As much of the world has slowed to a crawl because of the coronavirus pandemic, Eric "Flip"
Fors, is rolling across the country on 18 wheels. While the government has ordered America to
stay at home to do its work, Flip is driving a big rig on the open roads trying to get to places you've never heard of.
Flip is a trucker and during these unprecedented and fragile times in global history, he is
delivering food supplies to stores in dire need of them.
"We as truckers take pride in keeping the supply chain moving," Flip said. "We all have friends
and families at home who still have to go to the store to buy things, so we have to work to keep
those shelves stocked. Daily life has changed, but it hasn't stopped," he added.
Flip's life changed in a very big way several years ago when he gave up a long and
distinguished career as a television producer to become a trucker. In his previous job, Flip
lived for breaking news, the kind that impacted the lives of people in the community and
ones that didn't get rinsed out quickly in the 24-hour news cycle. Now, he watches how
the media covers a world-wide pandemic from afar while making sure shelves are full
with supplies close to your home.
"When I did decide on becoming a driver, one of the things I found most attractive and
satisfying about it was how there was such a tangible connection between the job and being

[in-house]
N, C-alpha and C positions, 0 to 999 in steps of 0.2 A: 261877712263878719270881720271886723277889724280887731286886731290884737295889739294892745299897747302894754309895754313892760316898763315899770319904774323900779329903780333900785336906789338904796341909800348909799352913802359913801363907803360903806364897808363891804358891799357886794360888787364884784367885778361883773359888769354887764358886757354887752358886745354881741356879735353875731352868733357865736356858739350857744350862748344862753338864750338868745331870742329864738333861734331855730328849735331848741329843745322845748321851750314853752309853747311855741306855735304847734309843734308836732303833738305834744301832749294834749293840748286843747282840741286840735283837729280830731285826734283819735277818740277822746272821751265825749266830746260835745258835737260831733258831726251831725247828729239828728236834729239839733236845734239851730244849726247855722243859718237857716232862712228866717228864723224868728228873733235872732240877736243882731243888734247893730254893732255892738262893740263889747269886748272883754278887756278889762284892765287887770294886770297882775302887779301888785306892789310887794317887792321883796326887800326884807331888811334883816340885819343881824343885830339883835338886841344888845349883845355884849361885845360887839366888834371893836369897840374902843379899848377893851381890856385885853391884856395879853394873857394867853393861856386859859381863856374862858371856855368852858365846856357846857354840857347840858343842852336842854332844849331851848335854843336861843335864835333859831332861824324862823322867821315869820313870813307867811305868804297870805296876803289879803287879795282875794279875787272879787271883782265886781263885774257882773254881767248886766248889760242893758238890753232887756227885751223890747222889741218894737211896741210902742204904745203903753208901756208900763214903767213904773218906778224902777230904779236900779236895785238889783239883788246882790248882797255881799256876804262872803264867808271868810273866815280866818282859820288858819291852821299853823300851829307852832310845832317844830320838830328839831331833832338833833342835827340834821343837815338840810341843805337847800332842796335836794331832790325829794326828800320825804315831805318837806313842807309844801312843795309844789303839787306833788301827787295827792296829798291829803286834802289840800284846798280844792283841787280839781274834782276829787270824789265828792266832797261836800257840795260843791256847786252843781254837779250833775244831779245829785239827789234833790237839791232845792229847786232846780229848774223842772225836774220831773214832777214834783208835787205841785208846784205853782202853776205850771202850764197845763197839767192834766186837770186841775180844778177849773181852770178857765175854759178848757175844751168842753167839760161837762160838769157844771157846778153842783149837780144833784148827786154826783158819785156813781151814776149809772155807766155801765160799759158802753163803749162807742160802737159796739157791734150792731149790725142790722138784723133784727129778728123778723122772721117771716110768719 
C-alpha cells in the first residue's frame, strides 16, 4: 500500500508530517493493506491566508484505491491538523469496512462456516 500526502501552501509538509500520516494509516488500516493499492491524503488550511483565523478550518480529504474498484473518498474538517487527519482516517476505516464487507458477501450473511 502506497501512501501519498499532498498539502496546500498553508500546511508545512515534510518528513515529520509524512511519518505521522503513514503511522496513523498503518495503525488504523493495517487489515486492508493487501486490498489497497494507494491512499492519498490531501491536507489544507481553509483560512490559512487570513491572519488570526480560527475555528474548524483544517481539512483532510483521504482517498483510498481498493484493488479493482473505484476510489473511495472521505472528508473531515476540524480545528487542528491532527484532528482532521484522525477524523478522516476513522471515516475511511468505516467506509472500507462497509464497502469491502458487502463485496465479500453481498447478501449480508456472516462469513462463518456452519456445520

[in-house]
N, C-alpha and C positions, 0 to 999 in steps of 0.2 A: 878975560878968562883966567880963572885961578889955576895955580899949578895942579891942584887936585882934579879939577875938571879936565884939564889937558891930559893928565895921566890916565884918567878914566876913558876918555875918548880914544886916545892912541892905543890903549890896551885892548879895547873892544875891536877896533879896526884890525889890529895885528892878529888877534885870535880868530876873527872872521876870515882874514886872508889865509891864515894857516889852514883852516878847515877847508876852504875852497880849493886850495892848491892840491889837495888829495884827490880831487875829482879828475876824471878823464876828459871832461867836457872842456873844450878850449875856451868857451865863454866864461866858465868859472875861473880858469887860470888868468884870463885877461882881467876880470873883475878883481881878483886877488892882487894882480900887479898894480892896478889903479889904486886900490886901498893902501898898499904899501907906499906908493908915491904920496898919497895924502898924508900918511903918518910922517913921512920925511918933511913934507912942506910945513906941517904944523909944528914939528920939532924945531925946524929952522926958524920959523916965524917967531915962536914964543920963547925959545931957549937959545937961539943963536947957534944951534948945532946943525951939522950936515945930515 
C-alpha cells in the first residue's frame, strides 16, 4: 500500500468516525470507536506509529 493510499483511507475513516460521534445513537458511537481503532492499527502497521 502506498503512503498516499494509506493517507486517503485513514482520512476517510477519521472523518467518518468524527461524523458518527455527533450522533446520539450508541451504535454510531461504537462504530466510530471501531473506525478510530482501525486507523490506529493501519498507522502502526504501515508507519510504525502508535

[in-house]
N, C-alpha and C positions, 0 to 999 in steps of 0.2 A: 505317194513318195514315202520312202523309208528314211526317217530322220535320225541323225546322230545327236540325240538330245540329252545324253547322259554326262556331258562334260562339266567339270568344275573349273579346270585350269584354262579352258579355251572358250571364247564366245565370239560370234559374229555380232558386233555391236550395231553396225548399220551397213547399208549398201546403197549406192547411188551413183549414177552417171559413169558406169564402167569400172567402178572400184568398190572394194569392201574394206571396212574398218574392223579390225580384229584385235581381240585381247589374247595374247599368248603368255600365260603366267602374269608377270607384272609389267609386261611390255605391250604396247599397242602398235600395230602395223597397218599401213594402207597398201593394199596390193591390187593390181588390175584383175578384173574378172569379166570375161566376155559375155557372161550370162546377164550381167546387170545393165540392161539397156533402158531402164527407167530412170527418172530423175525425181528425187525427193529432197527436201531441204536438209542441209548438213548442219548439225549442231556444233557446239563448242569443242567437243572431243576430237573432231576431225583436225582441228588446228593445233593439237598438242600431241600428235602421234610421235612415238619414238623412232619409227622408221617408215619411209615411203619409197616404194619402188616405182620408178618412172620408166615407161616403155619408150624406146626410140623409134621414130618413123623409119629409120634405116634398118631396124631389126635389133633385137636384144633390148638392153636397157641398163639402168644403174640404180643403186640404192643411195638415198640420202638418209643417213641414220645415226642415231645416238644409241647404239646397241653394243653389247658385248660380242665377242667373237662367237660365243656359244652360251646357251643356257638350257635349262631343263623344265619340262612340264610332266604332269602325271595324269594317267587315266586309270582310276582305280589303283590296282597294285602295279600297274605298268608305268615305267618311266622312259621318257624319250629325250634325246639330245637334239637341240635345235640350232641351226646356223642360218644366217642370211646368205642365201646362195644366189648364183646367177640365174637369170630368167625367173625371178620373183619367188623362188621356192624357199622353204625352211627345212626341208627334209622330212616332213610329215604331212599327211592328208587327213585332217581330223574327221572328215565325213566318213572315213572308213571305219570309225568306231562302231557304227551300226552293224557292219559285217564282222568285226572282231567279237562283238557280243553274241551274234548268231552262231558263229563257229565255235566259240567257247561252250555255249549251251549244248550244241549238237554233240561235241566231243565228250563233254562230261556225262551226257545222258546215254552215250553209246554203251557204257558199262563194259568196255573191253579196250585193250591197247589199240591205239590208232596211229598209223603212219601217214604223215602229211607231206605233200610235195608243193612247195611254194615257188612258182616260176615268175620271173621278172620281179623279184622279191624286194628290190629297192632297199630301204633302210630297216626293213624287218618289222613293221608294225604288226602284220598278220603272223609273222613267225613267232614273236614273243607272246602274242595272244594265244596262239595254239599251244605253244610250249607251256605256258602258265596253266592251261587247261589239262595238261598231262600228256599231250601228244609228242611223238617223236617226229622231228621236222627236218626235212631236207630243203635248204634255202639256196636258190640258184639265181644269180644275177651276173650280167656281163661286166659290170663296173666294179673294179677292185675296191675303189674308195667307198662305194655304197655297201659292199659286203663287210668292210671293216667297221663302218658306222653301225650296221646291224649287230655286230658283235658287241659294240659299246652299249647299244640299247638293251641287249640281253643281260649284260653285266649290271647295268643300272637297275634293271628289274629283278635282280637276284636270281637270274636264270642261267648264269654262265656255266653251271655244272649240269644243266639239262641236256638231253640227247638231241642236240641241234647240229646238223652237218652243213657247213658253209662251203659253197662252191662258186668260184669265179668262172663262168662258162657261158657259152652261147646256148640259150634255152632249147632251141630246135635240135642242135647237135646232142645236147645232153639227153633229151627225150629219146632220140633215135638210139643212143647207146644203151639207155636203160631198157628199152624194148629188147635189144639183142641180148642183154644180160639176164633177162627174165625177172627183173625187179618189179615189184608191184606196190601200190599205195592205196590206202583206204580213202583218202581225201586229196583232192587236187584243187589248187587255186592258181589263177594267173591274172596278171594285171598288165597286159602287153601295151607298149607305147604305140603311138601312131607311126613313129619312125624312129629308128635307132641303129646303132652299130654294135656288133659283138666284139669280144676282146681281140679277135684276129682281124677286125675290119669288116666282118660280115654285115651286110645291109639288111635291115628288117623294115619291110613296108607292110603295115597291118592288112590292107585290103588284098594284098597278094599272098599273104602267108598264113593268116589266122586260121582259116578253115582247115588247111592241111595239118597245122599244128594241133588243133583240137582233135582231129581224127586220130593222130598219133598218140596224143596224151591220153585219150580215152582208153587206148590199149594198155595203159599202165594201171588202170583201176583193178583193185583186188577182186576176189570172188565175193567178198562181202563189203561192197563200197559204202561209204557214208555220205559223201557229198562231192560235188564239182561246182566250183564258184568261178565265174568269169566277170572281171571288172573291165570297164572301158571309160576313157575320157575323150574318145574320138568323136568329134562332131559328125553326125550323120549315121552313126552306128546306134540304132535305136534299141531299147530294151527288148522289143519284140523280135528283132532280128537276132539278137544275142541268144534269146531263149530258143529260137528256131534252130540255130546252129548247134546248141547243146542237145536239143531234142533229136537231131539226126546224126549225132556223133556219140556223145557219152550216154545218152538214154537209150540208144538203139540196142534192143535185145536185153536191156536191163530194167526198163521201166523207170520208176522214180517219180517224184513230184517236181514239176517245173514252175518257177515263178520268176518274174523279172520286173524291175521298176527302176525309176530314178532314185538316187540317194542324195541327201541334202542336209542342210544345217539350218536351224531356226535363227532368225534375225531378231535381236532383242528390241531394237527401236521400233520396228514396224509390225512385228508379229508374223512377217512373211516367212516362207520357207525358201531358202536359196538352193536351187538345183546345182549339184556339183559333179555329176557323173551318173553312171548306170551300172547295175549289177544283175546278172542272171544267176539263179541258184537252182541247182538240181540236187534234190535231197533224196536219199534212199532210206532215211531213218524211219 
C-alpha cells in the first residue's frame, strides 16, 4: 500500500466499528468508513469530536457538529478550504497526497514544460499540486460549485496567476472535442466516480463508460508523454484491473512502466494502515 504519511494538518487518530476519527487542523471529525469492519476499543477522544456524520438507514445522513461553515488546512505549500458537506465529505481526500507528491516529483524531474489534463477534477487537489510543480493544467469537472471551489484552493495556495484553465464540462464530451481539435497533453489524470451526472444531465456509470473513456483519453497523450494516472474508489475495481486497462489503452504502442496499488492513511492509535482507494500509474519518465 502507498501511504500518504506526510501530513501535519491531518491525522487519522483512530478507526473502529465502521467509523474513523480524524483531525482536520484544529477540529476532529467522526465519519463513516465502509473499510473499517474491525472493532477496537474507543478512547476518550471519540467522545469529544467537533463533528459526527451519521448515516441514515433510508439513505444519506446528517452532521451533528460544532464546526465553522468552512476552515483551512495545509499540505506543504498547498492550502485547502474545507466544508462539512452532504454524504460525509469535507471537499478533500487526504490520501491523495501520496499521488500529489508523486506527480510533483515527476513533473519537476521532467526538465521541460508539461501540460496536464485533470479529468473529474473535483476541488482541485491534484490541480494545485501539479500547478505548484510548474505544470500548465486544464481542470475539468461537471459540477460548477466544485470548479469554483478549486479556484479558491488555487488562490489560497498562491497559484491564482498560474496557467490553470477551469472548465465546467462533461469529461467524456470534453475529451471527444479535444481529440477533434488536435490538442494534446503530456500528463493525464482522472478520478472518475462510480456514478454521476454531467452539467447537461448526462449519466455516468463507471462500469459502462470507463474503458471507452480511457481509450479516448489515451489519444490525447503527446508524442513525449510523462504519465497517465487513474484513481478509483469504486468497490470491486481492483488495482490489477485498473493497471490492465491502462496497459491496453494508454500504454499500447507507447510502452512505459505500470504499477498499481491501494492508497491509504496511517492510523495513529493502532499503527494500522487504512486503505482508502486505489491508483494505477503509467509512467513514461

a vital part of keeping the economy moving," Flip said. "Being an important link in the
supply chain, that continues to be very satisfying, so the current emphasis on our industry
is not lost on me," he stated.
Based in Atlanta, Flip has made deliveries to as far away as Binghamton, New York.
The social distancing mandates are pretty easy to abide by and he's steadfast in cleaning
the cab area of his truck with a plethora of sanitizers. And of course, washing his hands
thoroughly after every delivery is a must. Flip shares the road with other big rigs headed to all
points on the map, but things are definitely different.
"As you might expect, roads have been much easier to navigate with civilian, everyday
drivers staying off the roads," said the former swimmer at the University of Georgia.
"I'd say traffic is probably down 25%. There are a lot fewer wrecks out there as well,
to be honest."
Flip, who worked at television stations in cities like Fort Myers, Louisville, and Atlanta,
has an affable personality which makes him a magnet for friends. However, there aren't
many people to meet on the road, just the brotherhood of truckers doing the best they can under
"I would say the bond is as strong as ever," said Flip, who is also an avid tennis player
who possesses a legendary forehand that's well-known around the courts of Atlanta.
"We know we have a job to do and understand how critical it is to keep America moving
during this difficult time. We try to keep our social distance at truck stops and restaurants."
If he was carrying loads of toilet paper, Flip might be the most popular man in America
right now, but he loves doing his work in relative anonymity, delivering a lot of
the products we need to keep our lives fluid during these tough and surreal times.
Flip, we thank you for what you're doing!